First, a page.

Patrick Adams, the disco engineer and super producer who helmed countless hits, has died, his daughter Joi Sanchez wrote on Facebook and frequent collaborators Denise Wilkinson (of Ladies of SKYY) and Austin Wilkinson confirmed to Pitchfork. “He who dubbed me joy at birth, taught me how to live in love, made himself unforgettable in every way to me and to so many others in the world. Patrick Adams has moved on but some of us, like me, will forever be stuck [happily] in what he created for us and by us,” wrote Sanchez. No cause of death was given. Patrick Adams was 72.
Born in 1950, Adams played in a Harlem band called the Sparks and began orbiting the production world as a teenager. He rehearsed bands, observed engineering sessions, and eventually began to write, arrange, and produce for Perception Records, where, by the mid-1970s, he was executive vice president. A soul aficionado who became known as the “prince of R&B,” Adams was a master arranger for acts such as Sister Sledge and Candi Staton. But, when disco took off later in the ’70s, he truly flourished as a studio mastermind, synthesizer virtuoso, and an inspiration to bands like Chic, whose Nile Rodgers called him “one of [his] greatest influences.”
Adams’ reputation as an engineer and producer extraordinaire crested in his partnership with Leroy Burgess, which supplied hits for legendary New York DJs like Larry Levan. After signing up to manage Burgess’ early band Black Ivory, Adams collaborated with Burgess for a string of ingenious inventions including the iconic Phreek project—whose only song, “Weekend,” was a Levan staple—and studio outfit Inner Life, whose hits included “I’m Caught Up (In a One Night Love Affair).”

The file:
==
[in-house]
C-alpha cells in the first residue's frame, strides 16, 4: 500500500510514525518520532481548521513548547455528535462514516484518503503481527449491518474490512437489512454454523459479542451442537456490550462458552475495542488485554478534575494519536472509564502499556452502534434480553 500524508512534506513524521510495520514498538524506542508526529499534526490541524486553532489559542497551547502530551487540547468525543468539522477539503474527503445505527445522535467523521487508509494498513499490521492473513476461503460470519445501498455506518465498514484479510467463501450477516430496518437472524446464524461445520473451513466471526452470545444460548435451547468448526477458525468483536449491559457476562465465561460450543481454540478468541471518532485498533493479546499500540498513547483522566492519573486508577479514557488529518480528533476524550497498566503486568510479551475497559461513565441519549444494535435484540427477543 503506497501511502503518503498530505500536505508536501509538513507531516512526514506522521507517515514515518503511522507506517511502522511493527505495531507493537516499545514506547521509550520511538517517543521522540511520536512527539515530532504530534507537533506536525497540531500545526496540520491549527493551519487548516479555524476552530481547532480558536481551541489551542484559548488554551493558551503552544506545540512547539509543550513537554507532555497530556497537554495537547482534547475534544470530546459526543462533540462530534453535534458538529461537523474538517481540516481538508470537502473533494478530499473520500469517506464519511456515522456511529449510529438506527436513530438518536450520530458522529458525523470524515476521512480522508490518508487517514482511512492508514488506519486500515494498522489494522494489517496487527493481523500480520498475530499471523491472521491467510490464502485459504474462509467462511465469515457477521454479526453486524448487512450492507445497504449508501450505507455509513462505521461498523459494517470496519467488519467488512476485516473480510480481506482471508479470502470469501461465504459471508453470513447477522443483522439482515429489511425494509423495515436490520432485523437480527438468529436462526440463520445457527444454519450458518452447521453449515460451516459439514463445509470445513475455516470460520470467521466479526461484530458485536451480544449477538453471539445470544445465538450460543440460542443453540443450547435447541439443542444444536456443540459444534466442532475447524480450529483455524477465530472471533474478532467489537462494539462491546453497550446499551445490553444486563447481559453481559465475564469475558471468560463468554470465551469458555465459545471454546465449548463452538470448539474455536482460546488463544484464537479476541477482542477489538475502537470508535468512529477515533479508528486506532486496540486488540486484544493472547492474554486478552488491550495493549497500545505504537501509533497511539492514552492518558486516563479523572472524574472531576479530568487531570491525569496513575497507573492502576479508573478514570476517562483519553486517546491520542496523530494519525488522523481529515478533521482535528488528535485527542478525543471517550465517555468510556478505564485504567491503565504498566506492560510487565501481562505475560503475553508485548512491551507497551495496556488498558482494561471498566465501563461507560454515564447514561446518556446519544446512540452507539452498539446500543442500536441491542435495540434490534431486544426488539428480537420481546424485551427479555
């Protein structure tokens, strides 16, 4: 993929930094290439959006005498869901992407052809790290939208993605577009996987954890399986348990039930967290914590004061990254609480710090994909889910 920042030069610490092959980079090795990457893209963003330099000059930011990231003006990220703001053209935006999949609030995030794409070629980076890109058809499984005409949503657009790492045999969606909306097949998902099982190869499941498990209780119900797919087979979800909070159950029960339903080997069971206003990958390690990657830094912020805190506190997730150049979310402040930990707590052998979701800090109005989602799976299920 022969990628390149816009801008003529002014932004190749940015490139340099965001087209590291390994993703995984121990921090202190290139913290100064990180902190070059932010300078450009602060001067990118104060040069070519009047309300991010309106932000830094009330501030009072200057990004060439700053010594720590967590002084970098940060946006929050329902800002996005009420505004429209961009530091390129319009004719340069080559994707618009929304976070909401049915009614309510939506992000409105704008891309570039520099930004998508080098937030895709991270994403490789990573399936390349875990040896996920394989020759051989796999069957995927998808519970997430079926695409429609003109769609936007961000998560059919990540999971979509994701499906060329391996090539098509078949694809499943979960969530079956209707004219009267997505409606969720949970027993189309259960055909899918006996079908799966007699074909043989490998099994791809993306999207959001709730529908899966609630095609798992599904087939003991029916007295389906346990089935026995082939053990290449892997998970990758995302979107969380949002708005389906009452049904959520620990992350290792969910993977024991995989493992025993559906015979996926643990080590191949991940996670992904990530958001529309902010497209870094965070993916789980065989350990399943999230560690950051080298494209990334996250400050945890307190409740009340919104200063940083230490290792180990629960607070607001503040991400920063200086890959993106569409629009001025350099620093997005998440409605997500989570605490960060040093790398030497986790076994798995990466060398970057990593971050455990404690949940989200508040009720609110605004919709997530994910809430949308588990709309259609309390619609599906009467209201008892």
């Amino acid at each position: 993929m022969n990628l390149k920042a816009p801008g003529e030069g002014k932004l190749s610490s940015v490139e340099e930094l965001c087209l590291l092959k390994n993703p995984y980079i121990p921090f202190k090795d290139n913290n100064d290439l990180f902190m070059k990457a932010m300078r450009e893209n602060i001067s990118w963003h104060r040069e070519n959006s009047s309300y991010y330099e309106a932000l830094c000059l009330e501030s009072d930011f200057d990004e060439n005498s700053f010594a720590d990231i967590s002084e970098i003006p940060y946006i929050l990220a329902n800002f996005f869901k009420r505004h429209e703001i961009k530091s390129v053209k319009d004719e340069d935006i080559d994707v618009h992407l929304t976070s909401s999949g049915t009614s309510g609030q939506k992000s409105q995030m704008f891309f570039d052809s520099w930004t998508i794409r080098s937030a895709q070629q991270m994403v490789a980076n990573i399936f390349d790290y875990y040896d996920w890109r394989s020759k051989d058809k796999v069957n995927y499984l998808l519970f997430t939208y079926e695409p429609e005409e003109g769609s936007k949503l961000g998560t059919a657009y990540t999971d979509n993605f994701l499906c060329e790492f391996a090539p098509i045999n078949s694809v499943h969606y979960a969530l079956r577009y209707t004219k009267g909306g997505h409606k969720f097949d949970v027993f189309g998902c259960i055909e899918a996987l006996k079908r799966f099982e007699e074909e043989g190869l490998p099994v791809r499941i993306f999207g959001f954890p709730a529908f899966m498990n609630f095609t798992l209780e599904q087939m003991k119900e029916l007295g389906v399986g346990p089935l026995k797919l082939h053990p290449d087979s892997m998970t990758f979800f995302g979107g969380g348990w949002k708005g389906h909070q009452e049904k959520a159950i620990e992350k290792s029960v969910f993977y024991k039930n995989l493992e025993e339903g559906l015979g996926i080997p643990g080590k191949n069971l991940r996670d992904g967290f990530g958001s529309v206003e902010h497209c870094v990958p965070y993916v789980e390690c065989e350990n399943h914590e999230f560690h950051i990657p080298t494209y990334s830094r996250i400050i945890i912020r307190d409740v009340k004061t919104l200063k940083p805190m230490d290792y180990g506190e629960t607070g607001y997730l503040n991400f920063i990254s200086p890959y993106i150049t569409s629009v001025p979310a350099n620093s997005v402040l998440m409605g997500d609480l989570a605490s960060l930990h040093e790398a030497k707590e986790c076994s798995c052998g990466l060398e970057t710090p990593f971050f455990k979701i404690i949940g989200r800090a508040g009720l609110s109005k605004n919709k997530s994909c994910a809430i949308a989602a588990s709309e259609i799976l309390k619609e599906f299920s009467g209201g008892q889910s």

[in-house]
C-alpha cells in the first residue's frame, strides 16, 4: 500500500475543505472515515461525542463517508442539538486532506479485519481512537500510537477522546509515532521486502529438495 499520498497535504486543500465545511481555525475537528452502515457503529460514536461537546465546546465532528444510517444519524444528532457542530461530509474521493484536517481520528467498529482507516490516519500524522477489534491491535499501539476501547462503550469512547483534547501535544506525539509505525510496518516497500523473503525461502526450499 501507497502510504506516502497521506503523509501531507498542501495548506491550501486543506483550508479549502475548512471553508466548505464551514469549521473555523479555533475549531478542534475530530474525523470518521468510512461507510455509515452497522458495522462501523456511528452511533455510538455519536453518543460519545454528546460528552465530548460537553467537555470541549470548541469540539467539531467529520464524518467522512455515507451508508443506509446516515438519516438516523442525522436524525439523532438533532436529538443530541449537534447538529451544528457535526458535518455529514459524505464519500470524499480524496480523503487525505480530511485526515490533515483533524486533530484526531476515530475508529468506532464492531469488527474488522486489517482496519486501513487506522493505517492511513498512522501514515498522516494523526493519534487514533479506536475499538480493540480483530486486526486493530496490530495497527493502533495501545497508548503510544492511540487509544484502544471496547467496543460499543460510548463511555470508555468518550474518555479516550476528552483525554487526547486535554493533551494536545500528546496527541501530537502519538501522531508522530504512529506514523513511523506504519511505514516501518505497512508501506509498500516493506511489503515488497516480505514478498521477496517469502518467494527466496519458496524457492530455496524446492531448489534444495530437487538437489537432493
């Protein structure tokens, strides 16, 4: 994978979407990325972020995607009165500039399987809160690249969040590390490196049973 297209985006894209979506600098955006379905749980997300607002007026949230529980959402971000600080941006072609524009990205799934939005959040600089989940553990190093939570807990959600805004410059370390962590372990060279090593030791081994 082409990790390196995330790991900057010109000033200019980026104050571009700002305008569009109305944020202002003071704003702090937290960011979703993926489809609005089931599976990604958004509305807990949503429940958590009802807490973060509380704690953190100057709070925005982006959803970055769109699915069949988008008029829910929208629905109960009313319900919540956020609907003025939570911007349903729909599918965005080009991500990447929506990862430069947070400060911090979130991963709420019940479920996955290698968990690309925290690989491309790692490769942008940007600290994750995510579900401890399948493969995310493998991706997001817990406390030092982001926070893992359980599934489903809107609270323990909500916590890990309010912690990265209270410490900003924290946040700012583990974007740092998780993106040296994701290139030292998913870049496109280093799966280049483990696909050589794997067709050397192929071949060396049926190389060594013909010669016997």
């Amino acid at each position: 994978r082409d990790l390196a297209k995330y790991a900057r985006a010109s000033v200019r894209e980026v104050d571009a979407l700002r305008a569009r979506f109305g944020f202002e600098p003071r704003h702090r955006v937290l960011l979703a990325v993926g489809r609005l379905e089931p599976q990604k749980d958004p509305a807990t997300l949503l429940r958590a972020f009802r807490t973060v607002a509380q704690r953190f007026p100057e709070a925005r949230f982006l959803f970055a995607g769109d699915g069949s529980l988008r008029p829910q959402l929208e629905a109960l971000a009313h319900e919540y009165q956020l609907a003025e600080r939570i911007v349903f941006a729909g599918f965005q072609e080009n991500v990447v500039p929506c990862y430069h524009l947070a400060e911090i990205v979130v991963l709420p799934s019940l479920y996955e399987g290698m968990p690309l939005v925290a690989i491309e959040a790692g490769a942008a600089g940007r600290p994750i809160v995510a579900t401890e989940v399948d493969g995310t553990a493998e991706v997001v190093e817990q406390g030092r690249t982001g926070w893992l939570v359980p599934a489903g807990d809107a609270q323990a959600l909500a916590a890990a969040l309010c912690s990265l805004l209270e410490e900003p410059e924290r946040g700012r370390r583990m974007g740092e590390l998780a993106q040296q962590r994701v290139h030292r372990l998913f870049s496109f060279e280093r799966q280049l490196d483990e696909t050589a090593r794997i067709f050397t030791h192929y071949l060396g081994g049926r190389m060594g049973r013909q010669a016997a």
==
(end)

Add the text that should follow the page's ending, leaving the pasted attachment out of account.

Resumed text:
While Adams’ prolific work for labels like Salsoul and Prelude helped establish a trademark disco sound, he also pushed beyond the genre. His electronic Cloud One project operated outside the fringes of disco, and, in the ’80s, he helped shepherd the genre’s evolution into and hip-hop. Adams took part-time work at Power Play Studio in Queens, where he went on to engineer Salt-N-Pepa and the first three Eric B. & Rakim albums in the late ’80s. Songs from throughout his career were later sampled by hip-hop greats including J Dilla, Kanye West, Nas, and Wu-Tang Clan.
Adams’ enormous musical footprint was largely unheralded until, in 2017, Red Bull Music Academy staged a celebration of his work in New York. In an interview at the time, he was pragmatic about the lack of recognition for his contributions to music. “You can tell a Nile Rodgers record a million miles away because it has an imprint that emanates from his guitar,” he told Red Bull Music Academy. “In my case I tried to avoid that. I didn’t want my records to sound the same. Whether that was a positive thing or a negative thing, I don’t know. But at the same time there is a signature in my music—sometimes it’s harmonic, and sometimes it’s just in the quirkiness of things. And sometimes you just don’t hear it until somebody points it out to you and asks, ‘Oh, he did that record too?’”
Source : Pitchfork